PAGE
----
My close relatives celebrated their 70th wedding anniversary a couple of years ago. Four months later, they passed away just days apart. After long and productive lives and declining health, their passing as they did was a blessing.
But it cost the family a lot of money. There were no estate taxes, inheritance taxes, capital gains taxes or income taxes arising from their deaths. However, they paid a good portion of their estate for long-term care when they could no longer care for themselves and had to move from their home to a care center. They did not receive the Medicaid assistance to which they were entitled, or VA benefits earned by service during WW II. And there were probate expenses. The greatest expense, though, was a rift in family unity.
I offered many times to help the couple plan to avoid all those expenses and to save money and grief for their children. I offered to do this for free. At least three times they took me up on my offer and thanked me for lending valuable assistance. Yet each time, they changed their minds before we got documents completed. Each time their reason was that friends and others who thought they knew a lot told them that they didn’t have enough assets to justify creating an estate plan. Well, they had enough assets to cost many, many thousands of dollars drained from their estate, and to trigger hard feelings among their children because of the financial issues that arose upon their deaths.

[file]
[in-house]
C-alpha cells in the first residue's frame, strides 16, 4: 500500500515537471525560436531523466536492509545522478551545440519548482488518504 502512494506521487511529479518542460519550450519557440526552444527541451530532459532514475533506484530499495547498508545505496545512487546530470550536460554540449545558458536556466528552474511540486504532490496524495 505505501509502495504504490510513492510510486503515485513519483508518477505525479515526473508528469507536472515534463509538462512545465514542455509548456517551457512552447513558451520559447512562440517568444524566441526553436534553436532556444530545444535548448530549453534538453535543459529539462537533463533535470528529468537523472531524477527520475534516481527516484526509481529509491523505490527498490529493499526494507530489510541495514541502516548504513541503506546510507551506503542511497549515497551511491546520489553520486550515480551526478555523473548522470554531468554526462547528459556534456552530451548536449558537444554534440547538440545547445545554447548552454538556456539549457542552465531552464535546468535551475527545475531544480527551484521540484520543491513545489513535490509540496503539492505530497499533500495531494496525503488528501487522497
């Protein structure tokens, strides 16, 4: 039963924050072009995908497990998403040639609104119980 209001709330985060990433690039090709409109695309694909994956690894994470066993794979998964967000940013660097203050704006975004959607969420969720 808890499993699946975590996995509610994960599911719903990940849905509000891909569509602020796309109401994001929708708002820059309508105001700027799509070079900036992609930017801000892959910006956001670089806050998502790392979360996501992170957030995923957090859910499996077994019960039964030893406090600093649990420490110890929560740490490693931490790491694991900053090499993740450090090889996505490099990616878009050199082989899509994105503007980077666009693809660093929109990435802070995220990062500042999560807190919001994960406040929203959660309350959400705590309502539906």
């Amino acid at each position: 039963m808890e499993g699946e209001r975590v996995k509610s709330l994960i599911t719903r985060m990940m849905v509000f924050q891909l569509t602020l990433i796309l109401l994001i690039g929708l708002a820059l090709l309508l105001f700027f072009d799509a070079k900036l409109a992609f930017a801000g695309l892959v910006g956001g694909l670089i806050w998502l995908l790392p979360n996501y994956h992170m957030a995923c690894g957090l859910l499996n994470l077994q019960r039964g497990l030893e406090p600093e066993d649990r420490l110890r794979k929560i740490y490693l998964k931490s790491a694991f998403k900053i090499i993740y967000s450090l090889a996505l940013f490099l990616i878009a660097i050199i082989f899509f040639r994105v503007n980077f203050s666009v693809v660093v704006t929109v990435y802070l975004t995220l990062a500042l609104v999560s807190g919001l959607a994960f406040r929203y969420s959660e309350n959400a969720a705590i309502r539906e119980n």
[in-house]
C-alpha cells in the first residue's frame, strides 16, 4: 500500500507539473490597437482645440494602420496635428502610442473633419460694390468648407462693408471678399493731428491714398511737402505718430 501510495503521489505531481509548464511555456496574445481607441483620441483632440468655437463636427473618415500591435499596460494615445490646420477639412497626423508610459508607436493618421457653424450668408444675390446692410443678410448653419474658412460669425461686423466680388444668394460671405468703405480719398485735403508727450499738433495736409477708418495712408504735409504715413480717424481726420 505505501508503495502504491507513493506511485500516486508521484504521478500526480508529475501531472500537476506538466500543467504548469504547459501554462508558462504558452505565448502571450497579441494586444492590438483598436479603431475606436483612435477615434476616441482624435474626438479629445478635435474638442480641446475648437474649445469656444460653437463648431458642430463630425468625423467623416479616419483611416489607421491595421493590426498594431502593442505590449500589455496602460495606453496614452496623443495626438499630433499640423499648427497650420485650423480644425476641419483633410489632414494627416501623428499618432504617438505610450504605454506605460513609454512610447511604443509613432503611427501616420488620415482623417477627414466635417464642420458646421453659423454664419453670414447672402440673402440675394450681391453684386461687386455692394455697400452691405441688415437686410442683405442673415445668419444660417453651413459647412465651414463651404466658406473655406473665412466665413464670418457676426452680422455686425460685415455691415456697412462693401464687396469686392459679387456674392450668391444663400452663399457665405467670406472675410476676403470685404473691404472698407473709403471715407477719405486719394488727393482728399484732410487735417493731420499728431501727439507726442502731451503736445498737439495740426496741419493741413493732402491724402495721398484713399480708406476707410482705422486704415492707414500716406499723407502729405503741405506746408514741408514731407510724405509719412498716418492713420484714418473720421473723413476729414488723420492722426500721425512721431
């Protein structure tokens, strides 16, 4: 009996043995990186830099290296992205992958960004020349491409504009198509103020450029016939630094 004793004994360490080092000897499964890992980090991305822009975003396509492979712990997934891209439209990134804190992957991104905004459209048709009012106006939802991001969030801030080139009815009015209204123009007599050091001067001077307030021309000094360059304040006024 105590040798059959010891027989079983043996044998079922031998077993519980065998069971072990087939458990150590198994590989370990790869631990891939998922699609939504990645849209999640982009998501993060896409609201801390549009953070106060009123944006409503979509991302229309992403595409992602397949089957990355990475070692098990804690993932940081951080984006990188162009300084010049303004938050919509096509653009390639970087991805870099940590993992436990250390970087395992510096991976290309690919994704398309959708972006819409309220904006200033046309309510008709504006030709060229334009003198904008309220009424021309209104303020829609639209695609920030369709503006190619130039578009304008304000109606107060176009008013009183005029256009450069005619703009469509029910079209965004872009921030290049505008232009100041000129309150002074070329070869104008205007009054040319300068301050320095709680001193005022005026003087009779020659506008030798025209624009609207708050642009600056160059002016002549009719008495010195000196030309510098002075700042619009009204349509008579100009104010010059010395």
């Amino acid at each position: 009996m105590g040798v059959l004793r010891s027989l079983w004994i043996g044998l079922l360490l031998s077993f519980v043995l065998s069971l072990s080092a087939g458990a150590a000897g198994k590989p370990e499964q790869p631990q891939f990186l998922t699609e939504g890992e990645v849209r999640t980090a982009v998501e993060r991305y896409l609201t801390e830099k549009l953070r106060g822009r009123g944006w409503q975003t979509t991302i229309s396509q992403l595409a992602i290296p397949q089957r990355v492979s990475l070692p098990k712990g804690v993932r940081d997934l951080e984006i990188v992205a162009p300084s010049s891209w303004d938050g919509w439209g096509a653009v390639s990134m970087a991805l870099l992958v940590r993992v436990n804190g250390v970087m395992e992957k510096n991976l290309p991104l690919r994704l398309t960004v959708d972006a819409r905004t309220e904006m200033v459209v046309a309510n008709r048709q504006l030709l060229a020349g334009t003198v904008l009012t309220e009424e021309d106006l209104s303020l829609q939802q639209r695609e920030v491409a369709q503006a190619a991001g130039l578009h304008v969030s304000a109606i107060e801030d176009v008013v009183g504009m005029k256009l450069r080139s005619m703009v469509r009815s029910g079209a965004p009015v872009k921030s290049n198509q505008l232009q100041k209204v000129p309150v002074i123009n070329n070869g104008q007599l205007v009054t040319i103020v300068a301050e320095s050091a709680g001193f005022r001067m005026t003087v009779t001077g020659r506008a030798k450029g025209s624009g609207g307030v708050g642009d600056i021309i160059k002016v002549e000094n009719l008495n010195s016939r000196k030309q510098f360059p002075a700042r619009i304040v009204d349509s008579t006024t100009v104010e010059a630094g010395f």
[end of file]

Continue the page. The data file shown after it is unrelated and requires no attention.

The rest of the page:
Our firm has focused on estate planning since 1993, when it became a charter member of the American Academy of Estate Planning Attorneys. MH currently has 12 attorneys, and we limit our practice exclusively to helping clients plan, protect and manage their estates. A great part of our service is helping families maintain unity and understanding in the difficult times of incapacity and death. In the process of our practice, we have talked to thousands of people about their affairs, and have helped create plans for over 30,000 clients.
We often hear from those we talk to that they don’t have enough assets to justify the expense of creating an estate plan. They have thought like, or listened to, such people as my relatives did. Well, you don’t have to have millions to benefit from a proper plan.
Obviously, the complexity of the plan depends upon the size and nature of your assets, but almost everyone will benefit from at least a basic plan.
A basic trust is usually very beneficial. Such a document would have saved my relatives, and their children, the expense and grief and friction that resulted from listening to poor advice. These are the circumstances under which at least a basic trust makes a lot of sense:
■ If you have minor children or other potential minor beneficiaries
■ If you have children from different relationships
■ If you have beneficiaries you want to protect
■ If you have any beneficiaries with special needs
■ If you have assets you want to protect
■ If you have an IRA, 401k, 403b or other retirement assets
■ If you have ownership in a business
■ If you have $100,000 or more in total assets, including your home, property, retirement accounts, life insurance, and bank and brokerage accounts.
Individual circumstances and needs vary, but if any of the above considerations applies to you, a trust offers significant protection. To find out more, schedule a free consultation with one of our qualified attorneys by calling 888.222.1328.
Contributed by MH Mesa, Scottsdale and Phoenix Estate Planning Attorney and Partner Theron M Hall, Jr.